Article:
Lease plan mooted for controversial Queenstown reserve


Queenstown businesses using a public reserve for parking and storage could lease the land off the council in the future. 

Property owners and tenants at Margaret Place have been using land set aside by past councils to screen the unsightly industrial area from the main road into Queenstown for about 10 years. 

In May 2010 the Community Services Committee decided businesses would be booted off the Glenda Local Purpose (tree planting) Reserve. 

But a new committee passed a motion last Tuesday to start the process for infringing businesses to lease the land for car parking. 

An option to sell the land to neighbouring businesses was vetoed in favour of leasing the land and using the rent to plant out the remaining reserve land to provide a visual buffer, as originally intended by council. 

The land owners would also be responsible for irrigating and maintaining the area. 

“If it does work I think we get a win-win for the community,” councillor and committee chairperson Cath Gilmour said. 

Gilmour added she has driven down the highway towards the industrial site and insists the view isn’t as ugly as the RESA or other developments in the area. 

Before reserve status is revoked and the land is able to be leased, it must be publicly notified. Submissions heard by two independent commissioners and the Ministry of Conservation must ok the move.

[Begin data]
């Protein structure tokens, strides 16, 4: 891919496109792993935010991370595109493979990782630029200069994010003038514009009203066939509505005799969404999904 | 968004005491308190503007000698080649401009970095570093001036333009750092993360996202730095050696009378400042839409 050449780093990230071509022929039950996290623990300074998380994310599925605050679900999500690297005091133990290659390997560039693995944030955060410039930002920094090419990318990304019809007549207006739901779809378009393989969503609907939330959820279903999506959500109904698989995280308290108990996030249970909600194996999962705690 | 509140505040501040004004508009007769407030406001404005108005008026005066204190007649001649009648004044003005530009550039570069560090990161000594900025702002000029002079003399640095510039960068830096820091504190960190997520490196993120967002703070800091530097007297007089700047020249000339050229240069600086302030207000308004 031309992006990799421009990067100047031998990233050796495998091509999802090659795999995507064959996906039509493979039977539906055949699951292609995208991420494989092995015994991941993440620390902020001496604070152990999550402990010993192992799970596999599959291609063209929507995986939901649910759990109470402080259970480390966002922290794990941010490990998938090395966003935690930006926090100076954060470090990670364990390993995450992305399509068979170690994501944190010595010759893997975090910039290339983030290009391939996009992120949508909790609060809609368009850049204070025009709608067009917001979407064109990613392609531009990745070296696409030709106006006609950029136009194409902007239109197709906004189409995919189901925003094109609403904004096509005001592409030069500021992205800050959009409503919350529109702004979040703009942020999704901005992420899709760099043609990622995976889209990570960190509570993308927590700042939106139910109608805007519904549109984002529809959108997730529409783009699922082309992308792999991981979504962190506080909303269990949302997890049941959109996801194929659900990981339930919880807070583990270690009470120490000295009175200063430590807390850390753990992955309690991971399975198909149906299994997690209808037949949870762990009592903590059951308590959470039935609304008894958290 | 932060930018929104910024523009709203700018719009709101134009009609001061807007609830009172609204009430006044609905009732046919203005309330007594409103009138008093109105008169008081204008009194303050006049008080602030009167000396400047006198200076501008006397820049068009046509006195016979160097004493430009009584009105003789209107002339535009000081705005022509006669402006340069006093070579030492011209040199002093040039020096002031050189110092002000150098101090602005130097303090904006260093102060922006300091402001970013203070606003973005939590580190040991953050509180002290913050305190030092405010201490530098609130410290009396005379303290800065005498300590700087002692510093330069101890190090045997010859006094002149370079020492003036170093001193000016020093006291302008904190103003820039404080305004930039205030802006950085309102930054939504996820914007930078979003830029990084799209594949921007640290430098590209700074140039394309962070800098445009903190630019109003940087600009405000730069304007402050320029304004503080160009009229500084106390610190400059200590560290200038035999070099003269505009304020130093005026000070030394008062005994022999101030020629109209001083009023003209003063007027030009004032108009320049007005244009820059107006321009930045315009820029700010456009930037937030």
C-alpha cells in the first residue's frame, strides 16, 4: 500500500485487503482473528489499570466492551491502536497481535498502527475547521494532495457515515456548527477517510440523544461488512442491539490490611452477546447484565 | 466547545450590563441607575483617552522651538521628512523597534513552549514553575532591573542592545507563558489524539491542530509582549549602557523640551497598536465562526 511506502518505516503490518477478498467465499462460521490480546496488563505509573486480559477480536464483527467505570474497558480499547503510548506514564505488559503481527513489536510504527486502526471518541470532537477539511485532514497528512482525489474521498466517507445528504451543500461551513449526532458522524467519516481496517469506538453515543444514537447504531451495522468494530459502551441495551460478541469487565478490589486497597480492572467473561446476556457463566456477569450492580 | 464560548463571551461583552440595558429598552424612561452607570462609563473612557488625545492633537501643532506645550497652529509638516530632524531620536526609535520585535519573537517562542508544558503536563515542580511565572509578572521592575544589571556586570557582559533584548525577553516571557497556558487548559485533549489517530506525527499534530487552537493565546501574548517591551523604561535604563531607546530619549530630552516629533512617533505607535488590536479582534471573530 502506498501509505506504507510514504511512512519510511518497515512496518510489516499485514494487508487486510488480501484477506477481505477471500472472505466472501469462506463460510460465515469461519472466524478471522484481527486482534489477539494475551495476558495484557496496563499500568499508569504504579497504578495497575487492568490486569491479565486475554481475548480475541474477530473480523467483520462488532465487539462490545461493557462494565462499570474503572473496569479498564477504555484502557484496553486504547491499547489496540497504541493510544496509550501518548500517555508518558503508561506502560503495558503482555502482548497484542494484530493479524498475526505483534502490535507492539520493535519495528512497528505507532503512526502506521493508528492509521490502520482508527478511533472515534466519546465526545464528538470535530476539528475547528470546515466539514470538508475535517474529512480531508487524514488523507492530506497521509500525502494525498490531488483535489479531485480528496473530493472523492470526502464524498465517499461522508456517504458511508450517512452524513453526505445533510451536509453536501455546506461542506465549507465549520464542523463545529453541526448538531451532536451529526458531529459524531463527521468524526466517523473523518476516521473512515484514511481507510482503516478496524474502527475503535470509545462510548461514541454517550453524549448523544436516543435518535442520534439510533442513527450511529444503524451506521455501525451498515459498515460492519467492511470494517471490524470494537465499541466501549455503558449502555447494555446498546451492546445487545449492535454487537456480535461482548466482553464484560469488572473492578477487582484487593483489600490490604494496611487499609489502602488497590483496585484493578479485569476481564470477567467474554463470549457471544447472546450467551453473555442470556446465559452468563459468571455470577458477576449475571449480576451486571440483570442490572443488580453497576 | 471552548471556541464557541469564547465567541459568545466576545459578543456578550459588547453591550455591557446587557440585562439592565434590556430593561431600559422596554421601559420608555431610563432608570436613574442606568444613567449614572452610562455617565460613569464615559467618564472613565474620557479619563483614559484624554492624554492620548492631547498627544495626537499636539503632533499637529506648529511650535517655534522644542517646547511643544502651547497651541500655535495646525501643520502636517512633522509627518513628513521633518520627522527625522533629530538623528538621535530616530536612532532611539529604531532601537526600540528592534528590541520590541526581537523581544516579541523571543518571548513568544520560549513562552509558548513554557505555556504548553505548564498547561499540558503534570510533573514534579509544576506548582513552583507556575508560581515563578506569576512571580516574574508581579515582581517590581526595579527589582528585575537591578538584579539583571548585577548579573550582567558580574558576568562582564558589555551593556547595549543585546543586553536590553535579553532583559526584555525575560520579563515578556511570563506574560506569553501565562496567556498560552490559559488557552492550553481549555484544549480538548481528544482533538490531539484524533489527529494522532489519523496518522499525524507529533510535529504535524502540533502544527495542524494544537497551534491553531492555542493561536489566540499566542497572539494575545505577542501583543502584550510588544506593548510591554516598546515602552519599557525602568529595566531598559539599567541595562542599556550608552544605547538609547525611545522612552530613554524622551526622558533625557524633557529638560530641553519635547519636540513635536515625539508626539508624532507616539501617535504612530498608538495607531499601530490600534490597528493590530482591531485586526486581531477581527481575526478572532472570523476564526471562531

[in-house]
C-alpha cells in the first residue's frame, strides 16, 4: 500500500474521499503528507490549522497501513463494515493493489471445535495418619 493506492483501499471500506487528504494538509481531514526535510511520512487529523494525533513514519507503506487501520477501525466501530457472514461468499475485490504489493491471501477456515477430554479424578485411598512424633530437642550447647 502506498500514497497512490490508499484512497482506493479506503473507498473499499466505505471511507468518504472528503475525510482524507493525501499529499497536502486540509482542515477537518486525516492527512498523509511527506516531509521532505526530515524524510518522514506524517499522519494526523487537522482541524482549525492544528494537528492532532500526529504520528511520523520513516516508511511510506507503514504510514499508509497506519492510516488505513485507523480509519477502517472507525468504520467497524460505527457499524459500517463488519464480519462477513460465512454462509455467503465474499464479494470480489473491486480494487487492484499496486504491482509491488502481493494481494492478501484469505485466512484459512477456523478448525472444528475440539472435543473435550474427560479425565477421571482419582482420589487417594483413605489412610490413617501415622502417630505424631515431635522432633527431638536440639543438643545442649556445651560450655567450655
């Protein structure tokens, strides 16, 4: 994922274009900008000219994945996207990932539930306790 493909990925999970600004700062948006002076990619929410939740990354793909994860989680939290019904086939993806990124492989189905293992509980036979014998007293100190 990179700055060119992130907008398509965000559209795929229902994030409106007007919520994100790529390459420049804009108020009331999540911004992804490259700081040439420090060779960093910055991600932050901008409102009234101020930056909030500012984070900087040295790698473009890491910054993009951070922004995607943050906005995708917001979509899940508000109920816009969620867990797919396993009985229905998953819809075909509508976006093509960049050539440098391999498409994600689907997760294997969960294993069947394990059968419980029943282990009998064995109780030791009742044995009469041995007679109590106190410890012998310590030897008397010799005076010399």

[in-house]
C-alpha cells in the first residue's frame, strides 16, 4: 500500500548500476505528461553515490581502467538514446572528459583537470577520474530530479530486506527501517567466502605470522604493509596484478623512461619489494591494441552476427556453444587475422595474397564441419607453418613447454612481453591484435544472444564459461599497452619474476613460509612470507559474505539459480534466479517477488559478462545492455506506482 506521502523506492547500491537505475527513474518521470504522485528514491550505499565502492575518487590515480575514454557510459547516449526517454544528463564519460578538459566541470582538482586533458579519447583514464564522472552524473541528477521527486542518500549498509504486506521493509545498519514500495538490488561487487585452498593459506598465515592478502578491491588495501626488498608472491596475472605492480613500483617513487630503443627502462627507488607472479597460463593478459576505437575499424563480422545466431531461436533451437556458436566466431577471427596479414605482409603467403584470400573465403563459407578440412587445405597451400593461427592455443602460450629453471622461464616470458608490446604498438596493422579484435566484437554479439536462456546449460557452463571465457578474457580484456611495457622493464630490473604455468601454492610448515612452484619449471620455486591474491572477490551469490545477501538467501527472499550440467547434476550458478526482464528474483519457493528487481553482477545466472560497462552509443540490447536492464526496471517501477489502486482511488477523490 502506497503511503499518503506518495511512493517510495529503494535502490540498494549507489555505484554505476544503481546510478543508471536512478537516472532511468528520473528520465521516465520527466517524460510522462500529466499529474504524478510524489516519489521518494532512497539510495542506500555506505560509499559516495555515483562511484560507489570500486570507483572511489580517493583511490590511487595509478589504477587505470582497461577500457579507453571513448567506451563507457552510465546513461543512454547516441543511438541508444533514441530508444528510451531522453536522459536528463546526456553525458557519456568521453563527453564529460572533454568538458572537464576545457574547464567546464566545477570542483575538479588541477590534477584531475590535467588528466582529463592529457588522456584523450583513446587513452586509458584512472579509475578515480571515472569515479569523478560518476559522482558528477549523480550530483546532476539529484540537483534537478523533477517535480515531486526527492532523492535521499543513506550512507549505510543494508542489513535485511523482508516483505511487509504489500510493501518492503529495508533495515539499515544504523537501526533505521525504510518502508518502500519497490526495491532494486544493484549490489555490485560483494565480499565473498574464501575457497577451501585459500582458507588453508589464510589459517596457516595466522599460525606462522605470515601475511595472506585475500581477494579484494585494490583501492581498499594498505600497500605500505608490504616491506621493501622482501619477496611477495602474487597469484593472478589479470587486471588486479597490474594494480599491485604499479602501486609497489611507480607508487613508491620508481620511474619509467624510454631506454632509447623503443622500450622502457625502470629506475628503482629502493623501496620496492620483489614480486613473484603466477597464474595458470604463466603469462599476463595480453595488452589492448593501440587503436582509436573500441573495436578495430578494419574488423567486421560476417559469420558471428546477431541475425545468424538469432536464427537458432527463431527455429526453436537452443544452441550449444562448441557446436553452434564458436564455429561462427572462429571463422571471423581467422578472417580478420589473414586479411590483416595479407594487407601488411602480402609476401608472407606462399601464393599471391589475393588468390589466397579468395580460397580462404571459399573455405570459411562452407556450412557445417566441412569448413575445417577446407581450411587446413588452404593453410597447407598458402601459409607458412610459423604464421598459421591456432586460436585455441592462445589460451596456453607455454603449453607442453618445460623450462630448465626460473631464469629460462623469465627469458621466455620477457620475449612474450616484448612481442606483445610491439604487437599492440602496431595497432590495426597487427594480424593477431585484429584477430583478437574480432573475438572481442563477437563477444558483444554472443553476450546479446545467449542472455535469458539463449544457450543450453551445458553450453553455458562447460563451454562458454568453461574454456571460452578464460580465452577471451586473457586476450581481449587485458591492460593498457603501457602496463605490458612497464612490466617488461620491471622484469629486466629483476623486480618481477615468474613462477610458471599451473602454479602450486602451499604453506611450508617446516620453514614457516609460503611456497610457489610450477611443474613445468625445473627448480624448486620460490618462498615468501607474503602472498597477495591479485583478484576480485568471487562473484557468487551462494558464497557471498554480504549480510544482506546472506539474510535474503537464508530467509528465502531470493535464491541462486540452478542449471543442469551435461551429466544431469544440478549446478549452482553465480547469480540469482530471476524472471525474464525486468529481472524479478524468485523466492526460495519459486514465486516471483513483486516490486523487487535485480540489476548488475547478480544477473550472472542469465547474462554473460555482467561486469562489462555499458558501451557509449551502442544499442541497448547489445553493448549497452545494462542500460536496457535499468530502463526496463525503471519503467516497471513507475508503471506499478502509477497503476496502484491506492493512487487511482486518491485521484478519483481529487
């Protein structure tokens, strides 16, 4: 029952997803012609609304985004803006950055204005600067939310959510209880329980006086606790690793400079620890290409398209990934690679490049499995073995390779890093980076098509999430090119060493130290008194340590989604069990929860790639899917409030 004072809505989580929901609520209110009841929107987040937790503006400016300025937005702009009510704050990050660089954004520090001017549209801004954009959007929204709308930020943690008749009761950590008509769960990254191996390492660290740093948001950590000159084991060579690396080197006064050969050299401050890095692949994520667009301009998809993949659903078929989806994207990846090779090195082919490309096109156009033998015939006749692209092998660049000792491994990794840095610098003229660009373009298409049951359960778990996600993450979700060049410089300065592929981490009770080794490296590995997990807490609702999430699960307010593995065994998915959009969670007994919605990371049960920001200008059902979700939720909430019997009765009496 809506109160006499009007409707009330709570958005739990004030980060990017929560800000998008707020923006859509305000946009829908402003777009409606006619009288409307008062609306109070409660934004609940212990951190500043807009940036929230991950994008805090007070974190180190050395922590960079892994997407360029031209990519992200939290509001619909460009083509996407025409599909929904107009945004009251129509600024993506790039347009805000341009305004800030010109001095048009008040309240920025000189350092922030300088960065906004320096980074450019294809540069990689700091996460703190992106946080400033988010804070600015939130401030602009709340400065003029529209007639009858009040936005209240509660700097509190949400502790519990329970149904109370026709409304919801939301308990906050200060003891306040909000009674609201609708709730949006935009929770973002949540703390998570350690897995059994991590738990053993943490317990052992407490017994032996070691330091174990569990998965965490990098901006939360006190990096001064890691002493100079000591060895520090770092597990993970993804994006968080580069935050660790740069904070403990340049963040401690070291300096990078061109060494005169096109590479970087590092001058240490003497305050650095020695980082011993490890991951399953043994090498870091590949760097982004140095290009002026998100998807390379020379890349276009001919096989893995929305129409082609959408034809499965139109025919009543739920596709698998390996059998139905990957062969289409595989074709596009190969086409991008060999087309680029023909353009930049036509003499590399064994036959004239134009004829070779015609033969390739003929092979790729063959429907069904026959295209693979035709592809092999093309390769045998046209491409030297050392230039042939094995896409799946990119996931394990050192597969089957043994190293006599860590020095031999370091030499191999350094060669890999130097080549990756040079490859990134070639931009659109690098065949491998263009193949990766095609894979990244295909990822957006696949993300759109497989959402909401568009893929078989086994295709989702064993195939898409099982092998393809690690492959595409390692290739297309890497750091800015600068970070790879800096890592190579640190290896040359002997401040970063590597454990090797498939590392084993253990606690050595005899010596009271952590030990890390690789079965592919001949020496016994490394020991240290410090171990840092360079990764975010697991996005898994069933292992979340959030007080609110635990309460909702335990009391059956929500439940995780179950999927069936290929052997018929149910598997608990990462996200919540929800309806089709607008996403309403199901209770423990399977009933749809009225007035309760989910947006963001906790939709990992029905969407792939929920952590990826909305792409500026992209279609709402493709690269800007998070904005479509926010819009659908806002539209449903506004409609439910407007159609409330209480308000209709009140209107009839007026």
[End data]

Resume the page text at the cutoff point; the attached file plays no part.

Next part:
Resource consent will also be required before the land can be subdivided and partially leased. 

But long-term local Nelda Thompson, who has lives across from the industrial area, made a plea to council during public forum not to allow the land to be leased. 

“Do no bow to developer pressure,” Thompson said. 

However, property owner Tony Strain said: “We’re not developers, we’re not looking for something for nothing – this is a win-win for everybody.” 

Other property owners and tenants who spoke during public forum urged the committee to allow the land to be leased since the cash-strapped council couldn’t afford to plant trees on the reserve anyway. 

The cost for businesses to lease the land wasn’t discussed. 

There is $40,000 allocated for re-vegetation from 2013. 

In relation to whether the committee were setting a precedent for reserve land to be leased to businesses, Gilmour says: “There’s some precedent value in it.” 

Councillor Lex Perkins says council created the problem by allowing the development without adequate parking, so it’s up to them to correct it.